Mr. SMIGEL: (As Triumph) Oh. What? What?

Mr. ADELMAN: You know, enough of the pleasantries.

Mr. SMIGEL: (As Triumph) Yes.

Mr. ADELMAN: I really came here 'cause I wanted to ask you a favor.

Mr. SMIGEL: (As Triumph) What deed, yes?

Mr. ADELMAN: I need you to--you know, record another track that maybe I
could get played on the radio or at least until they invent cable radio.

(Soundbite of laughter)

Mr. SMIGEL: (As Triumph) Cable radio, that would be--OK. Yeah. Yeah,
something cleaner.

Mr. ADELMAN: You know, yeah, just something we can get played on the radio
without having to put down on giant bleeeep.

(Soundbite of laughter)

Mr. SMIGEL: (As Triumph) This guy's funnier than I am. He should be doing
this.

(End of excerpt)

GROSS: OK. Here's the track Triumph recorded for the radio.

(Soundbite of track)

Mr. SMIGEL: (As Triumph) (Singing) I thought my CD was done, but that's not
what they say. Do an insult track, we need it for radio play. Run me the
names, I'll take a long, hard peak not to mess up the beat like an MP3.
`American Idol,' that's who I look for in the poop section of my local record
store. Ruben or Clay, oh, which should I pick? It's like choosing which
puddle of vomit to lick. And when I want something even more fruity and
thick, I hook up for N for 'N Sync or T for Timberlake. So many skills,
Justin's making it back. Does he rap? Does he sing? He doesn't know what to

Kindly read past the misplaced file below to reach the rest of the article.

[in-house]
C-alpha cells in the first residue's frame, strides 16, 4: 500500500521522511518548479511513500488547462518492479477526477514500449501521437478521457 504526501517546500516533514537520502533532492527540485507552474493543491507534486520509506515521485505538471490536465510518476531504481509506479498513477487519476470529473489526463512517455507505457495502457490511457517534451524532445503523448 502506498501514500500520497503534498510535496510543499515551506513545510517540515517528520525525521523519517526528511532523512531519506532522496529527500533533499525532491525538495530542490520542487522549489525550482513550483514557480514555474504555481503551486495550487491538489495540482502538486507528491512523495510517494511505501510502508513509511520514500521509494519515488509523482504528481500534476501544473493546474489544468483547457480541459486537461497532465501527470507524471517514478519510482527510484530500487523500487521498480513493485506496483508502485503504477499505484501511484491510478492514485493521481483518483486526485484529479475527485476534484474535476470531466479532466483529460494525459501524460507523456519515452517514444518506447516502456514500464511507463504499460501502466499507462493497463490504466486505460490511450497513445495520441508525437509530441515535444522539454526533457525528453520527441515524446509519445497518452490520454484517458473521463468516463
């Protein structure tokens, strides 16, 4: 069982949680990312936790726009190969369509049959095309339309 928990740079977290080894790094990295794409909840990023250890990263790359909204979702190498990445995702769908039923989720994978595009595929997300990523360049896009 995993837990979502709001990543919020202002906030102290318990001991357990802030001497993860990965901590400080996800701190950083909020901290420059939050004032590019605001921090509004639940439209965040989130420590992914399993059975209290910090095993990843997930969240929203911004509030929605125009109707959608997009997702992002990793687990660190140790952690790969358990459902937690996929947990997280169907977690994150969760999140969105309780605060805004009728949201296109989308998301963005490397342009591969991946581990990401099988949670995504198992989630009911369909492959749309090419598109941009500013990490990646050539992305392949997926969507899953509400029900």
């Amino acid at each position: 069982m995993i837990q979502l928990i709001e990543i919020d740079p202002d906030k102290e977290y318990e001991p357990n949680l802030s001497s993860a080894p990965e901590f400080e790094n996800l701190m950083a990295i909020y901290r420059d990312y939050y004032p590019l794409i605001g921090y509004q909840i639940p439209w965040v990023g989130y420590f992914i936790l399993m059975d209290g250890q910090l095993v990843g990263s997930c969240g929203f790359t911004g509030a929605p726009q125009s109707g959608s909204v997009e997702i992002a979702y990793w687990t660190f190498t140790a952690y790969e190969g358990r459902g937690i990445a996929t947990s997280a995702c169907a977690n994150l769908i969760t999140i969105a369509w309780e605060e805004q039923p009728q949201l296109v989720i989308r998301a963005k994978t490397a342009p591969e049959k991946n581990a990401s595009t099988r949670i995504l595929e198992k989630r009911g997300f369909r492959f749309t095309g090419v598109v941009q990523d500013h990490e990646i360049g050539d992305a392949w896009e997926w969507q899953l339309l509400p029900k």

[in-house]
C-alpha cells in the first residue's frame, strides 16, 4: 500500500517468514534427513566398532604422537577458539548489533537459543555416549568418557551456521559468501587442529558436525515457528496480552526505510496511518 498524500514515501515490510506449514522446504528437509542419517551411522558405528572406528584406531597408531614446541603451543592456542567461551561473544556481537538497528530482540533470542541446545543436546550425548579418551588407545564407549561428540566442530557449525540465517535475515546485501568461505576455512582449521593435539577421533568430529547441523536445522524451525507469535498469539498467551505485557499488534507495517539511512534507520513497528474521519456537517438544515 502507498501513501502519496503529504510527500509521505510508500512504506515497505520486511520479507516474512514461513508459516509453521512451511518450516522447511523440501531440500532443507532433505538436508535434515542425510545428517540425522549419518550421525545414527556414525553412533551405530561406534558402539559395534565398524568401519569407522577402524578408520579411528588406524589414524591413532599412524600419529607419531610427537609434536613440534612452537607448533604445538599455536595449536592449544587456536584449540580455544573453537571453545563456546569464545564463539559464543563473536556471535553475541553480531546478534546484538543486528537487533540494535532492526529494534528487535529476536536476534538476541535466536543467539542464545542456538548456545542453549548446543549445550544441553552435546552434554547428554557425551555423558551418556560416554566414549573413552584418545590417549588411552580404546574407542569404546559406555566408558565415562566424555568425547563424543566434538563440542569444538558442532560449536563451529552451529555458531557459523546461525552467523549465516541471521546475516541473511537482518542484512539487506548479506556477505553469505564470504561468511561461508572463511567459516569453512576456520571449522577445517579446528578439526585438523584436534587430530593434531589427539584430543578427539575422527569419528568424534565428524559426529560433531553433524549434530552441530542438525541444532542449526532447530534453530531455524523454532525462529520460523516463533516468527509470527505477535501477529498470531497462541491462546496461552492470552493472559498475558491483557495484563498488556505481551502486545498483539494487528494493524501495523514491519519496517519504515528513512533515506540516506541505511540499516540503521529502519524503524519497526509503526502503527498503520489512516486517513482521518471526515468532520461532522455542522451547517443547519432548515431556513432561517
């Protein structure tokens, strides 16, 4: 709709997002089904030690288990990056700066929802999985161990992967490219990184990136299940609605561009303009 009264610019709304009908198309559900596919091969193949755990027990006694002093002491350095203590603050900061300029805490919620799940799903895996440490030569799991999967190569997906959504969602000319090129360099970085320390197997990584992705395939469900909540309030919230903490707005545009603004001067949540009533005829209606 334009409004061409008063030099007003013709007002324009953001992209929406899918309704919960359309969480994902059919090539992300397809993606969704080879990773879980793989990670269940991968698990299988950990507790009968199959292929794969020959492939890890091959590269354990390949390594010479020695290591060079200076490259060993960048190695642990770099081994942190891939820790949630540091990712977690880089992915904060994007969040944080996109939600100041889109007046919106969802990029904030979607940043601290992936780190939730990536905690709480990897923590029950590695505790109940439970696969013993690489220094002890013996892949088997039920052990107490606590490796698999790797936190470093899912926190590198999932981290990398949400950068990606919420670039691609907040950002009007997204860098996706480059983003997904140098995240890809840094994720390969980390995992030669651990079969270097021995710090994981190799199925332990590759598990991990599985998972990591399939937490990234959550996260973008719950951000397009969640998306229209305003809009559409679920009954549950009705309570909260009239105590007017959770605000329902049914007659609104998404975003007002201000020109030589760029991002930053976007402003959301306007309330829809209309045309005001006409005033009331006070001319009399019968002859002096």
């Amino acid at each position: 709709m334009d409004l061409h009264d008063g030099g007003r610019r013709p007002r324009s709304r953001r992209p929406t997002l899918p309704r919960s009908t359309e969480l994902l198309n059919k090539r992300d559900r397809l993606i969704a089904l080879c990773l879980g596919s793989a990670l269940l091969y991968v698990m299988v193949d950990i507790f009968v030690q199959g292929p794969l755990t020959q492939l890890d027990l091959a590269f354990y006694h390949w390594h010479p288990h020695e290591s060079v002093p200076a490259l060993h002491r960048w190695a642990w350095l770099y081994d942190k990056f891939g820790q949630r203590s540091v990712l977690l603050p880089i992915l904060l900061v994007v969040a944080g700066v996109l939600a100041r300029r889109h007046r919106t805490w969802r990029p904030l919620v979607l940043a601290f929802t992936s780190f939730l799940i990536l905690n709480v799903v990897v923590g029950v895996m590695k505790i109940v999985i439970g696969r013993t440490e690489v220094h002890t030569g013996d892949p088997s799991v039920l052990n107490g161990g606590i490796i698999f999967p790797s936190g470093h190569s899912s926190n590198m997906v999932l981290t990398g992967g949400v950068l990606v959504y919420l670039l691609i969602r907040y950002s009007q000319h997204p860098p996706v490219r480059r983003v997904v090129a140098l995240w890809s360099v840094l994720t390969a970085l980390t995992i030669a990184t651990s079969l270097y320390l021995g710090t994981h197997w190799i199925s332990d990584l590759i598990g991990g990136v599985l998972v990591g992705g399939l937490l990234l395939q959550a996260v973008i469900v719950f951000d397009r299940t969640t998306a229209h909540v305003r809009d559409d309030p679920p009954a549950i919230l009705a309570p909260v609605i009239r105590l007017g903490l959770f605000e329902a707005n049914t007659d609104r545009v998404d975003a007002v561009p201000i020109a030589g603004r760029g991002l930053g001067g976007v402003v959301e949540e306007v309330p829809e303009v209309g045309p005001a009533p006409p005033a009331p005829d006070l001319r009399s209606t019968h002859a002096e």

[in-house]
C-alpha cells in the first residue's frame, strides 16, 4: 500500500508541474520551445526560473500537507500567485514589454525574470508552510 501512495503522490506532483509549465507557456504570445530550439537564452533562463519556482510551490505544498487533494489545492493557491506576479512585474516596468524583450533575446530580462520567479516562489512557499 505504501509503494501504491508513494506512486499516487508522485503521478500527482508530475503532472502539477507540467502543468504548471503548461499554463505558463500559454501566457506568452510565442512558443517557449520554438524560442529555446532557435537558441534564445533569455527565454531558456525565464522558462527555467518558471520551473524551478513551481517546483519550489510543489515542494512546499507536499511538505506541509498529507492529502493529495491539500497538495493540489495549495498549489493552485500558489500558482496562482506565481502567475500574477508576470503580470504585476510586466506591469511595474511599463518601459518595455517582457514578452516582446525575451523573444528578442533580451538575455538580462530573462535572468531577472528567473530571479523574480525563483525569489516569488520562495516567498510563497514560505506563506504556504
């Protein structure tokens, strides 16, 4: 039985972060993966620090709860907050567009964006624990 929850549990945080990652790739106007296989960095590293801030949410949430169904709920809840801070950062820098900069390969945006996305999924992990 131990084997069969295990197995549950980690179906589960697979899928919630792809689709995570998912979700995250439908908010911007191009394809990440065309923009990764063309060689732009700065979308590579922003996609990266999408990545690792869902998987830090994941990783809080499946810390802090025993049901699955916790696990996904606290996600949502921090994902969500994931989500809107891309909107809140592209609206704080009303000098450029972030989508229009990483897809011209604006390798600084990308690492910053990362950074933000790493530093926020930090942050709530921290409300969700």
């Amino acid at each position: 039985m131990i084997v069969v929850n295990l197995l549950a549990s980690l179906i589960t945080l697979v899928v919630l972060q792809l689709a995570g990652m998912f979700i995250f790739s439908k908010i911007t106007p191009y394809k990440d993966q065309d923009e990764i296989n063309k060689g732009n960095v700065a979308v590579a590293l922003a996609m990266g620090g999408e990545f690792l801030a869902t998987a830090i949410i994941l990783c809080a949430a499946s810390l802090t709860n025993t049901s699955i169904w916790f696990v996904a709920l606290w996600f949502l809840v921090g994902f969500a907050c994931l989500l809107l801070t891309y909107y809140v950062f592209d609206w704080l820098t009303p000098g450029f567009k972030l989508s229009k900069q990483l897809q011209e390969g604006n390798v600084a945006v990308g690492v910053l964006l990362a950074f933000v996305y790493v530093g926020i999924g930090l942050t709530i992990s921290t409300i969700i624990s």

suck at. Now as for the bitches, let's give Britney thanks for the faith that
launched a million pre-teen skanks. You were a virgin. That had to be hard.
You had to ...(unintelligible) from your mouth and a St. Bernard. I tease.
I tease.

Backup Singers: He's just making little jokes.

Mr. SMIGEL: (As Triumph) (Singing) I joke with you.

Backup Singers: ...(Unintelligible) little jokes.

Mr. SMIGEL: (As Triumph) (Singing) I tease. I tease.

Backup Singers: He just makes little jokes.

Mr. SMIGEL: (As Triumph) (Singing) Yeah, you're great actors.

Backup Singers: He tells little jokes.

Mr. SMIGEL: (As Triumph) (Singing) Now let's go to Wal-Mart where they
won't sell my CDs. That company's not...

GROSS: One more thing before you hear my interview with Triumph the Insult
Comic Dog, parents, just because Triumph is a rubber dog puppet doesn't mean
he's for kids. He works blue, and I don't think you'd find this appropriate
for children.

Well, Triumph, welcome to FRESH AIR and congratulations on your new CD.